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NYADIFF 2021 Review: Pimento & Hot Pepper-The Mento Story

Review Time. I was online for the most of the festival but was able to see films on the streaming site. One of the documentaries that I was able to watch was titled "Pimento and Hot Pepper" which documents the musical genre called Pimento which predates Soca in Trinidad and Tobago and was the precursor to Ska and Reggae in Jamaica. The film documents the early days of commercial music in Jamaica. The combination of folk and work stories weaved into musical tunes was the most popular music in the island for many decades until the 1950s when early Mento singers like Toots Hibbert and Harry Belafonte switch genres and became more popular with audiences with the change. As the film starts the music is described as working people's music as they walk between jobs or the market. Time goes on and throughout the island every musician learns to play mento so they can get notoriety and money from tourists. The early Mento singers do not get recorded until the late 1950s which by then Ska and Rocksteady Reggae starts taking over. The focus of this documentary is to show the beginning of popular music in Jamaica and how a hybrid of European and African influences created a genre that started Jamaica's ascension into the popular culture. The interviews with the musicologists and musicians to describing how famous tourists and tourism keeps mento music thriving all these years. Director Rick Elgood definitely has keep details intact for let us know about where most of Jamaica's popular musicians starting points.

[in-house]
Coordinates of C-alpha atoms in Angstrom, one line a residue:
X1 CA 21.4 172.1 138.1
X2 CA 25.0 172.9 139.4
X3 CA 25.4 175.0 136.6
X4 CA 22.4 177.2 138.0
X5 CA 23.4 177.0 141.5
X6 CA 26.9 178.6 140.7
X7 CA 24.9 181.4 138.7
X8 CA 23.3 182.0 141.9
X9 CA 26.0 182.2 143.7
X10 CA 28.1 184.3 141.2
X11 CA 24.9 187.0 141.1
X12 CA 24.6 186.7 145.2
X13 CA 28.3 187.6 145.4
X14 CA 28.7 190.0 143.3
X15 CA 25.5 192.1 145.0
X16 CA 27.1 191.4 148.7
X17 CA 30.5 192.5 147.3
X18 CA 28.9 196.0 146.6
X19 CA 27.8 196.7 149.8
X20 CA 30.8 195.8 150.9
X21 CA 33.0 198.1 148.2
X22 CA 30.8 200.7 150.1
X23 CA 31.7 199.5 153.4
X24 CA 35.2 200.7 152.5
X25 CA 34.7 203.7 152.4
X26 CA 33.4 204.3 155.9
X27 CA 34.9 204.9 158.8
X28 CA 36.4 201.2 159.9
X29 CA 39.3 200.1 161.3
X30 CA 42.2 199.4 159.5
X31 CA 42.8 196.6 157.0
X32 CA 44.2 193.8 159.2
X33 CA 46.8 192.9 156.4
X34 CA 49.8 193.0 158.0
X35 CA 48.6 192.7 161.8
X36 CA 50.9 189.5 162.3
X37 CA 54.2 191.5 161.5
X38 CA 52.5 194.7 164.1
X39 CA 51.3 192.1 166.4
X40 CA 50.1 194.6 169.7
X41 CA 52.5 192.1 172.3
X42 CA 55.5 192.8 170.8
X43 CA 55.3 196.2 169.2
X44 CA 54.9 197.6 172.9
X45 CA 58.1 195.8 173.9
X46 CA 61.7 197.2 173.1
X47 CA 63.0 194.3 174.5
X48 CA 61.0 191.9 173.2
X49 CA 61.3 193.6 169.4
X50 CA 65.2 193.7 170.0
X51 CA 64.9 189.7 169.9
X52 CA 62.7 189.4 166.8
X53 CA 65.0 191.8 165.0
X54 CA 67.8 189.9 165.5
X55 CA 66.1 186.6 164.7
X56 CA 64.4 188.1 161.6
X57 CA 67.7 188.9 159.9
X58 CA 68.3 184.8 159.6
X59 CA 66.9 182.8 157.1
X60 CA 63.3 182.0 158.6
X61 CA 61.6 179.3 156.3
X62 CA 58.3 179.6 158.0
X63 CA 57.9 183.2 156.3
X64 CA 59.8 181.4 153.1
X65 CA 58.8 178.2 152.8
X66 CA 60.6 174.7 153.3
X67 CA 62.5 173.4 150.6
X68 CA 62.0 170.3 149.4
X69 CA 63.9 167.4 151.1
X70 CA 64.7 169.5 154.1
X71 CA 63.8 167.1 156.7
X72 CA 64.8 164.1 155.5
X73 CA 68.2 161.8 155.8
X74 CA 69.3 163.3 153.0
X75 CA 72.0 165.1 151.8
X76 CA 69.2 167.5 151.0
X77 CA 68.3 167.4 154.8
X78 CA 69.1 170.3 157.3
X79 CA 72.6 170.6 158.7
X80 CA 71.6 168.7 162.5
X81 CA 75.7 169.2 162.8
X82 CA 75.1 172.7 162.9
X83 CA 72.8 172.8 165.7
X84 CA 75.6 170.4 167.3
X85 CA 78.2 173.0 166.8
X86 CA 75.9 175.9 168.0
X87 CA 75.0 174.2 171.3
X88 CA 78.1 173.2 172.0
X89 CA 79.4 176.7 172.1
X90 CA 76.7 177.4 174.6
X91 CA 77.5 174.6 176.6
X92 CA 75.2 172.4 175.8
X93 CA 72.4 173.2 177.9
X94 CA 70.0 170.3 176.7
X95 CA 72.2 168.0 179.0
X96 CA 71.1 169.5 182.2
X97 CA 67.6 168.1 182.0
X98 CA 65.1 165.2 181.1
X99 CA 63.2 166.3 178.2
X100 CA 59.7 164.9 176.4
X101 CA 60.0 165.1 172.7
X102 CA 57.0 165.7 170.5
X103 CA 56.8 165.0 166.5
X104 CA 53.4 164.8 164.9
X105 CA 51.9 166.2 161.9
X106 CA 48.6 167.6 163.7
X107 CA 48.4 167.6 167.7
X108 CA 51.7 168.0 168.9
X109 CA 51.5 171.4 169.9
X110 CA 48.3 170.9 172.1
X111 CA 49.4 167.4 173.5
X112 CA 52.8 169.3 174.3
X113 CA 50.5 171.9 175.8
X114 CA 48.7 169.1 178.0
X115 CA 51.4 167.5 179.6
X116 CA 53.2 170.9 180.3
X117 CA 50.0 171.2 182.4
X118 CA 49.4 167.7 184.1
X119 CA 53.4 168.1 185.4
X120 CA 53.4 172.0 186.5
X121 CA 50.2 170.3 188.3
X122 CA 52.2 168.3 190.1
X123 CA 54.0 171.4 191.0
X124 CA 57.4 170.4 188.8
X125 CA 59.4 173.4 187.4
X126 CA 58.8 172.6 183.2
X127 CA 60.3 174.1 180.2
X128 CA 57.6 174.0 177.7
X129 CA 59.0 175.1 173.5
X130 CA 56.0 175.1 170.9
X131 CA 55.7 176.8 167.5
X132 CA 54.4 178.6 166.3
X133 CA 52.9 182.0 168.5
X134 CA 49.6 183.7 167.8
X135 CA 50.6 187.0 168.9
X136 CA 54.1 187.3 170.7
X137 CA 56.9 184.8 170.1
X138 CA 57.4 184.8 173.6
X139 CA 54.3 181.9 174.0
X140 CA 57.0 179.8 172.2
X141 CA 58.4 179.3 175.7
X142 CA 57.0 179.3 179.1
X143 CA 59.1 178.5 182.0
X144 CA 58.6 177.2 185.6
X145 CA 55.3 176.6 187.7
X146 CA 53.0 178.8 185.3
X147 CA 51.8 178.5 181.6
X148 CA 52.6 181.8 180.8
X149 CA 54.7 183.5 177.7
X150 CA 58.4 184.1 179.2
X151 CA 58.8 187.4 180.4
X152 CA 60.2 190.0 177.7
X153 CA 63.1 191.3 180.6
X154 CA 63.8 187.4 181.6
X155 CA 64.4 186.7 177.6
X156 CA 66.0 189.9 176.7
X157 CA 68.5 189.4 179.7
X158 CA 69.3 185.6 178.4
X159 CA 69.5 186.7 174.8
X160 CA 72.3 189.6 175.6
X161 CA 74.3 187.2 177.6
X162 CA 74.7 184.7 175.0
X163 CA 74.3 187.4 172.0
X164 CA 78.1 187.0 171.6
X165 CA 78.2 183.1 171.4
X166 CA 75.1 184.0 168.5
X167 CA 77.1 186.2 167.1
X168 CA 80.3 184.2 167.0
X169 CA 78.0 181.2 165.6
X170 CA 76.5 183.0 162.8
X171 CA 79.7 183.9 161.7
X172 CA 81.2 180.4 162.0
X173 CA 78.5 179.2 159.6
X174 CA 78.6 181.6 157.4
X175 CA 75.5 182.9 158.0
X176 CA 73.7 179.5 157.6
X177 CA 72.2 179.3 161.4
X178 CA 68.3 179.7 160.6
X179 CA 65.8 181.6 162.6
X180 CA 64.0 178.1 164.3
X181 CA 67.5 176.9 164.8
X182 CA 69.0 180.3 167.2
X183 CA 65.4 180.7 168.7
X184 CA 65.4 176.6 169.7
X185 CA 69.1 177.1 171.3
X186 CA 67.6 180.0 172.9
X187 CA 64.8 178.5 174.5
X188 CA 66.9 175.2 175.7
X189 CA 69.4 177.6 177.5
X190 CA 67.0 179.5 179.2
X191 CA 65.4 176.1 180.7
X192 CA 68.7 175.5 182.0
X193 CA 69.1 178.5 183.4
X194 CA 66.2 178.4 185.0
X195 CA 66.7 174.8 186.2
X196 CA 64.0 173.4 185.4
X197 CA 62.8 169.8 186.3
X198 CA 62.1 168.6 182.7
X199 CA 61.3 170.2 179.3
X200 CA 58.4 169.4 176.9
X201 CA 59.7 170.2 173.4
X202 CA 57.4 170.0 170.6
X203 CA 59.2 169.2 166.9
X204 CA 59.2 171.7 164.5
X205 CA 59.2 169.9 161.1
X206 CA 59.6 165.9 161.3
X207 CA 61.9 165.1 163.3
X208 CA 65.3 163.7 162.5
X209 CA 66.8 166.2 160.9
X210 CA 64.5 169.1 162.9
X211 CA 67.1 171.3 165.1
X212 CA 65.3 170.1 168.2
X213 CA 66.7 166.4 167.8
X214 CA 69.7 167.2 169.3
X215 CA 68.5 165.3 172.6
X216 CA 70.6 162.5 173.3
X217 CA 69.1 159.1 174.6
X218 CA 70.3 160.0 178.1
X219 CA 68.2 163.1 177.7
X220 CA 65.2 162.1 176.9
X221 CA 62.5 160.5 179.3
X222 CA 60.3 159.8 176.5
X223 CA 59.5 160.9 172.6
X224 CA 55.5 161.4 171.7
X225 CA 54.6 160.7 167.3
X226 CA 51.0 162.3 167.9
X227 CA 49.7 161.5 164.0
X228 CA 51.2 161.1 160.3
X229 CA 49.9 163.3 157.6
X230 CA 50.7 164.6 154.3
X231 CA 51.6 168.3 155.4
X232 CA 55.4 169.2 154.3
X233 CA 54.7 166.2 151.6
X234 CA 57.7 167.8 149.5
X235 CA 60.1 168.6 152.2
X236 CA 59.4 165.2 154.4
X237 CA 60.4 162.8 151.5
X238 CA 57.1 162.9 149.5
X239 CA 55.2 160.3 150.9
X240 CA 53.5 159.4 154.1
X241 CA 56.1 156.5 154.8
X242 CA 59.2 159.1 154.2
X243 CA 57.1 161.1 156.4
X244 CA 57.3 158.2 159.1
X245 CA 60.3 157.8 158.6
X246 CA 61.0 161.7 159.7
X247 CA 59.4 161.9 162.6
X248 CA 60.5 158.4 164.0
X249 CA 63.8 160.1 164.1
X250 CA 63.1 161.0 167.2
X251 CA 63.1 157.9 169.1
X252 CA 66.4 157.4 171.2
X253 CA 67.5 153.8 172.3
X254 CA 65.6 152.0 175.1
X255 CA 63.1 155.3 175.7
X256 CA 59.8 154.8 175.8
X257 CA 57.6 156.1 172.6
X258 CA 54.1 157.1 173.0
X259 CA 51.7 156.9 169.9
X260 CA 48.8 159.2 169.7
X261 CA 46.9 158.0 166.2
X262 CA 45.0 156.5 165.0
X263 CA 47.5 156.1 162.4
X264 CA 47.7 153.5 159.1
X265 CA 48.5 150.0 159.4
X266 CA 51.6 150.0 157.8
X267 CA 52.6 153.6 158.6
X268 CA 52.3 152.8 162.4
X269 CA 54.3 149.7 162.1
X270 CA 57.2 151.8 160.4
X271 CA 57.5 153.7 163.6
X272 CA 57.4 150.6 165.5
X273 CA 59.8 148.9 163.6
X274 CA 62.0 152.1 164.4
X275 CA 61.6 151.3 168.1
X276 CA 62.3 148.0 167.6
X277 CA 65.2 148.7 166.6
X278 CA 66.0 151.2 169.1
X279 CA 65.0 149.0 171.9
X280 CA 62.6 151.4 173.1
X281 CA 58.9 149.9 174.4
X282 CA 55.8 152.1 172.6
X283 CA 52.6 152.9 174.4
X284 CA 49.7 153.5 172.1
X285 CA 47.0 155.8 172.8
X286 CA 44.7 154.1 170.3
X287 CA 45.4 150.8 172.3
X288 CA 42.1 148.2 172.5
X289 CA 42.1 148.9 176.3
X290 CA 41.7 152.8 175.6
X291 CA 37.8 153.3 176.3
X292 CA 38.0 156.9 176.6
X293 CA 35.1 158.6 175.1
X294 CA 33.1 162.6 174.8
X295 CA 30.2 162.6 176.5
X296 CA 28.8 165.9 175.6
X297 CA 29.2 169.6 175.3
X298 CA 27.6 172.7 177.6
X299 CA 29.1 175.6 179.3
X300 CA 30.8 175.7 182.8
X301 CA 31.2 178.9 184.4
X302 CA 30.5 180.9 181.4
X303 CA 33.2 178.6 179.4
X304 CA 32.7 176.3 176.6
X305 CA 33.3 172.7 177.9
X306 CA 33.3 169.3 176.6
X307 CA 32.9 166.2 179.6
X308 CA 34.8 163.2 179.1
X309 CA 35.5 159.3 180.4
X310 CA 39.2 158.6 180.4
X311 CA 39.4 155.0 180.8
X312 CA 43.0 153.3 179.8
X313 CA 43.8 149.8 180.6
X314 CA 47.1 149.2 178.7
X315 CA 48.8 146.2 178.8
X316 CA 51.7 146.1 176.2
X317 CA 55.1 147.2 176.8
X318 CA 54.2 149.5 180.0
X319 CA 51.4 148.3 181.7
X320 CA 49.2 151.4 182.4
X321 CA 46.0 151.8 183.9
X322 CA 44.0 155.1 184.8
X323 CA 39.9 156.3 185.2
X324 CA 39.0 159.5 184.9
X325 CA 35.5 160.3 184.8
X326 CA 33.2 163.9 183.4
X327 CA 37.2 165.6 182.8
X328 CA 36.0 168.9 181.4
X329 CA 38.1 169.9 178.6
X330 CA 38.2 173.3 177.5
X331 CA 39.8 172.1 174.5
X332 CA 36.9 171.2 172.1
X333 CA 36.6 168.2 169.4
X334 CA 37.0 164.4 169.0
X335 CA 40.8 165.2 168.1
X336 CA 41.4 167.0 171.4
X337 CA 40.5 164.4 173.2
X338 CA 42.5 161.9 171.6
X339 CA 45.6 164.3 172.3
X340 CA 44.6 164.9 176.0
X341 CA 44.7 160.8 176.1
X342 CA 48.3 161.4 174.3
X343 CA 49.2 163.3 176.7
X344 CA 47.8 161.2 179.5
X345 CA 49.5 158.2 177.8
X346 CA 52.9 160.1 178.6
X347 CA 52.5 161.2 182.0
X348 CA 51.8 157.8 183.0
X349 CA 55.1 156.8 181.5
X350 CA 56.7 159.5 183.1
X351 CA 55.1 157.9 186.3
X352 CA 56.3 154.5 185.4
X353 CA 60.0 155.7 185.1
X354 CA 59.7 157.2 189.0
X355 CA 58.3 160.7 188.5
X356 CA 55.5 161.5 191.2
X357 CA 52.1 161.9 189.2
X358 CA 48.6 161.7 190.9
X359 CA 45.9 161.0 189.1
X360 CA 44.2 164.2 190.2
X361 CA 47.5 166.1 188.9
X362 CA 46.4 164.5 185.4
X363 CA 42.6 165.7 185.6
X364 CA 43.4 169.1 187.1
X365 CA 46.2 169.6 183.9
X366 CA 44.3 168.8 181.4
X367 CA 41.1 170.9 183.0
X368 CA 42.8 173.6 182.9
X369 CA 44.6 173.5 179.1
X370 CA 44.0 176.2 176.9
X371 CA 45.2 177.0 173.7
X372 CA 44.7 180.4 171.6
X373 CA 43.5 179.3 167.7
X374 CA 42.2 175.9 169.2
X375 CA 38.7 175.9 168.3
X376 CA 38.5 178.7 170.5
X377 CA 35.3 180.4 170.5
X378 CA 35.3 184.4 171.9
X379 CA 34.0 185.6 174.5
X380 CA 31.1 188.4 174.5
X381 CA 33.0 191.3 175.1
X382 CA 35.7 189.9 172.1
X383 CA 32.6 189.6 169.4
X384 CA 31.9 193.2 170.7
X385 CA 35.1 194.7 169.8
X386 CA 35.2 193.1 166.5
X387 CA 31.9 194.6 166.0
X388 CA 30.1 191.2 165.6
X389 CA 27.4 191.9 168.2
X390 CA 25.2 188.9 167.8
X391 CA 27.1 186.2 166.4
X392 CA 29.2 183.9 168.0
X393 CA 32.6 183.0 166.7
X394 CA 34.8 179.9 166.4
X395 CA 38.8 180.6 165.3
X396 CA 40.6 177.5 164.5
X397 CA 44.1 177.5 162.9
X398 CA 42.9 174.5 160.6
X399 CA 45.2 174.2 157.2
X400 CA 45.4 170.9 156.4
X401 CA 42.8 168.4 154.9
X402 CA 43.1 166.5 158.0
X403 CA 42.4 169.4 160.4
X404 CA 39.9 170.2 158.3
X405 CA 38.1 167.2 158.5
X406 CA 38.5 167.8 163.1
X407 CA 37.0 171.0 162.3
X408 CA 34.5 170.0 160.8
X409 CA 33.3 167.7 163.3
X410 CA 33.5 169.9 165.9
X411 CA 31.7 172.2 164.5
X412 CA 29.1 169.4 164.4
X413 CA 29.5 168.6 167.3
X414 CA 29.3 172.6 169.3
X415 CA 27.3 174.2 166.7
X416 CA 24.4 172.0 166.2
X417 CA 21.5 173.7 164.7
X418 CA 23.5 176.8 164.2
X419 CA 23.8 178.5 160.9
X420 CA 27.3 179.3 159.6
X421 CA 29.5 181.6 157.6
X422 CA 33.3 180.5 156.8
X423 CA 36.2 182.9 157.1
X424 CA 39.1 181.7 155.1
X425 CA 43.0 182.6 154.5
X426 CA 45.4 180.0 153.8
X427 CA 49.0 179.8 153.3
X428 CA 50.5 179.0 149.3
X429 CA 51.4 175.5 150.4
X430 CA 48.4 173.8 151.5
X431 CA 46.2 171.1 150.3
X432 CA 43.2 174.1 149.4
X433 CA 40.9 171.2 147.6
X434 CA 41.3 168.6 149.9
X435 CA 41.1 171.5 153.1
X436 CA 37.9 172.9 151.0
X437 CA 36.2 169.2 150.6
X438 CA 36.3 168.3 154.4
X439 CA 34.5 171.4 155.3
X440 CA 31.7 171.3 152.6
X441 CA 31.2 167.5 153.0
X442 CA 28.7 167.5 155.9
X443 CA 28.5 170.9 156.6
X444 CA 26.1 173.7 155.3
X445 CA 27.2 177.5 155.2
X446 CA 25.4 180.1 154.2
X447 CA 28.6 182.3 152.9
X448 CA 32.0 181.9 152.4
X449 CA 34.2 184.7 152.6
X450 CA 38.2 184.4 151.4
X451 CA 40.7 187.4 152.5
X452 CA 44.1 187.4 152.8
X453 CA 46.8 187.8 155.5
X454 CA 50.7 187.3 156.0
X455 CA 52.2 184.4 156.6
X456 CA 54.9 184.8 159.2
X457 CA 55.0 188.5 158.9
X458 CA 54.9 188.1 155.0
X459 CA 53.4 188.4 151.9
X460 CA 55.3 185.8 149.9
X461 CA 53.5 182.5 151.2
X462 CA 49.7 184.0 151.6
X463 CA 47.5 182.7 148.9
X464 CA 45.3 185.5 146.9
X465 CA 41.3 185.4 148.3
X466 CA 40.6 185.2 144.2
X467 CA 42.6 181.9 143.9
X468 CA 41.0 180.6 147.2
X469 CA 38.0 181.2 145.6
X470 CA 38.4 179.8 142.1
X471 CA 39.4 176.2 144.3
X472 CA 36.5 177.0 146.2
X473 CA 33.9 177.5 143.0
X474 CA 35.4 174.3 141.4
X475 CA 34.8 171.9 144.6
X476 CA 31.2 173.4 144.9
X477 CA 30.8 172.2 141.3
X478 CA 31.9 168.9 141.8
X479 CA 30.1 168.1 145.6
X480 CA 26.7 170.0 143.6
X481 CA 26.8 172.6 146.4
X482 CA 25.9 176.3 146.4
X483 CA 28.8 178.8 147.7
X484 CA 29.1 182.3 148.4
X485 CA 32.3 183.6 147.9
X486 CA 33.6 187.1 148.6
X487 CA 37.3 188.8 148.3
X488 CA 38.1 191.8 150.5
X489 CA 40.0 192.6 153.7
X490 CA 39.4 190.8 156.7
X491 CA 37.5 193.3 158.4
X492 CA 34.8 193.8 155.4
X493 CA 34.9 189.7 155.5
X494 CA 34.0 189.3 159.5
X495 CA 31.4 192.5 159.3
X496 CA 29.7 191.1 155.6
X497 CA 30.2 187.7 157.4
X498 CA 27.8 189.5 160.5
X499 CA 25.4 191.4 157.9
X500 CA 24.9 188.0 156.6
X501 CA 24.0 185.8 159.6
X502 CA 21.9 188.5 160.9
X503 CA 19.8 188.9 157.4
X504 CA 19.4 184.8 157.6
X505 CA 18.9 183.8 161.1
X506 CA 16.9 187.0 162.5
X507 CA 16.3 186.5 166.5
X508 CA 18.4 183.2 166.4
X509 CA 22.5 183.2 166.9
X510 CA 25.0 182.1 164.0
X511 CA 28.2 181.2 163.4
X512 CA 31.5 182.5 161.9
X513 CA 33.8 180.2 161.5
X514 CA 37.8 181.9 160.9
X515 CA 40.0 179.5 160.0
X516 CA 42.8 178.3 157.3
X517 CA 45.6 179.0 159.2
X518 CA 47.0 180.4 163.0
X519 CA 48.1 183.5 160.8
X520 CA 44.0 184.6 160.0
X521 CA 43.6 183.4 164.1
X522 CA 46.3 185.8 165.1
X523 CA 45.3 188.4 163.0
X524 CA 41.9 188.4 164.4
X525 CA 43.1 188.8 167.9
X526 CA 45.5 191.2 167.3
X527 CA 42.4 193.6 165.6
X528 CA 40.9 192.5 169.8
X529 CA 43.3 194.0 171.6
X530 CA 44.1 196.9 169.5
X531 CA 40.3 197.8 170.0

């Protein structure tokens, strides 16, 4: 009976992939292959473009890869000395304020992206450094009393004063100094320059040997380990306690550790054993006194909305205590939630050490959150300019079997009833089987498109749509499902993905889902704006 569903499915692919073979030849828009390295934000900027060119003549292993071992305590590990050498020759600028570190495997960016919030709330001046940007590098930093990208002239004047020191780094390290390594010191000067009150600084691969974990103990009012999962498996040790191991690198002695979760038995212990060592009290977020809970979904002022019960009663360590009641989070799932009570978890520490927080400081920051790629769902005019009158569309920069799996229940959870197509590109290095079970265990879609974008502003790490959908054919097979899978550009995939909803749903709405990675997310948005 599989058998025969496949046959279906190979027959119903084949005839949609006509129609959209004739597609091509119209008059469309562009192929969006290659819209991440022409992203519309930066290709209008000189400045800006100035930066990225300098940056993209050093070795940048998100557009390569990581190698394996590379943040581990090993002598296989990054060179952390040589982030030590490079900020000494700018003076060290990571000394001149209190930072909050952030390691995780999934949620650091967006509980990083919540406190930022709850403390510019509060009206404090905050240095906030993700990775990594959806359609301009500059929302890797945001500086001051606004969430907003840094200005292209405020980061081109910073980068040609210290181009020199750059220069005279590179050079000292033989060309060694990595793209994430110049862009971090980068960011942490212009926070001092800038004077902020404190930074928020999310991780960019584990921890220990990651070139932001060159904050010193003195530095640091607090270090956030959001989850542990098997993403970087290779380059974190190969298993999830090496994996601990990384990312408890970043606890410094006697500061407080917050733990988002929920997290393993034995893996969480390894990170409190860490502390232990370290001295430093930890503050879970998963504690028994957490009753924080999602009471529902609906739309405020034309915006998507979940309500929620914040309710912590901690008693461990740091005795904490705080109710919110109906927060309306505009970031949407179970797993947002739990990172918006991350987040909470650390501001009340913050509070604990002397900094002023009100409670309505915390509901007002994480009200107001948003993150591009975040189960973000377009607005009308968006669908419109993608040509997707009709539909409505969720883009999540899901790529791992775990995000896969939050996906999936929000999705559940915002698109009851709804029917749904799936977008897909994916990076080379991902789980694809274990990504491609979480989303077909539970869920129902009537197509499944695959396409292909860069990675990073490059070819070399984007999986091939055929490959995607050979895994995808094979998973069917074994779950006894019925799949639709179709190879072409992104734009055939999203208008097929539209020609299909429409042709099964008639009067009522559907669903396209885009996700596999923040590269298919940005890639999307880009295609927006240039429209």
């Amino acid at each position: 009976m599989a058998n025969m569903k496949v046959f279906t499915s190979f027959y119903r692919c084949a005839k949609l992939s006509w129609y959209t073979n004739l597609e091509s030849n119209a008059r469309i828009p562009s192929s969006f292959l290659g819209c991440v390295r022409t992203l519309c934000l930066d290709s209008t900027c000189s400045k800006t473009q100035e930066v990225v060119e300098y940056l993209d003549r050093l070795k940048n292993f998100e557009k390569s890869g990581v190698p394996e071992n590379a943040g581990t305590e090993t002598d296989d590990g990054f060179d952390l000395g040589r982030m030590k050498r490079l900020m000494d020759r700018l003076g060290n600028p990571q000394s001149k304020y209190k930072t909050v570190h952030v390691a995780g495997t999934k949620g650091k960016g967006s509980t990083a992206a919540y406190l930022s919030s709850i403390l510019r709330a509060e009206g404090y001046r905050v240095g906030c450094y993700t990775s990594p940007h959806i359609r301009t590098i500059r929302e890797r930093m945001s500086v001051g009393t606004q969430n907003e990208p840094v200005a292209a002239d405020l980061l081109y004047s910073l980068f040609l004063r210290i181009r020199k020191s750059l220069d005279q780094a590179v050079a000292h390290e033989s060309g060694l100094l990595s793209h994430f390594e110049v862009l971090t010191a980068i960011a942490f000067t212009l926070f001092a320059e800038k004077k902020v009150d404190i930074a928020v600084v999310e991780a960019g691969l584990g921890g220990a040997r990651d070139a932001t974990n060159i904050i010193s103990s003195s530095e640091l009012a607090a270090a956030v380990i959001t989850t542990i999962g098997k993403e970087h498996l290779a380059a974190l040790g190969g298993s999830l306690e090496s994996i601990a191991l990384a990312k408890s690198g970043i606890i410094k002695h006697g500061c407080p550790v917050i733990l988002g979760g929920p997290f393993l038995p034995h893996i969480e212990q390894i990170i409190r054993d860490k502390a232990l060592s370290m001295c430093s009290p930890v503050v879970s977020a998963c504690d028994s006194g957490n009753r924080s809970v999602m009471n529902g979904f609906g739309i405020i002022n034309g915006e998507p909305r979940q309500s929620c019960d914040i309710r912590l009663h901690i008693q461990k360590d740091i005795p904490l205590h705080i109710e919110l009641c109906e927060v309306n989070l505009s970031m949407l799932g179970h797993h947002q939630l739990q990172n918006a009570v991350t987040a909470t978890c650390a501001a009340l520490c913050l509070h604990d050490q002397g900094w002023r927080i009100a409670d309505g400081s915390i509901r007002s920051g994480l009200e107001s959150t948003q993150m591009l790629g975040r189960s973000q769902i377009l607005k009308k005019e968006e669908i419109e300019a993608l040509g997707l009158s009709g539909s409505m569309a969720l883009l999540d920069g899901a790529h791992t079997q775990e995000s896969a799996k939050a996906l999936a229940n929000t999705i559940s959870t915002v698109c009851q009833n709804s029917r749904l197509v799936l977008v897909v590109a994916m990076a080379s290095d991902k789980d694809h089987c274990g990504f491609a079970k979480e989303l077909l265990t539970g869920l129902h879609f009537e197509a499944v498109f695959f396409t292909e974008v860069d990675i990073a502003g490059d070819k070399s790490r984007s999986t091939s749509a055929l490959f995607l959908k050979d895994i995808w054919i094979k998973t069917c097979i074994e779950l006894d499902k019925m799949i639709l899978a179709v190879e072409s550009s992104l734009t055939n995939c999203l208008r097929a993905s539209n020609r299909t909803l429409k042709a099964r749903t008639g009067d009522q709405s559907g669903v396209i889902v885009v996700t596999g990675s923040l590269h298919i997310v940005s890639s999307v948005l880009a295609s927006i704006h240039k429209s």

If you have a thirst for music knowledge especially from the Caribbean then this documentary is good for starting points and you can add from there. For history buffs this documentary is great for acknowledging past greats and looking at the foundation for Jamaican pop music culture. For everyone else this documentary is great to learn about and from the past


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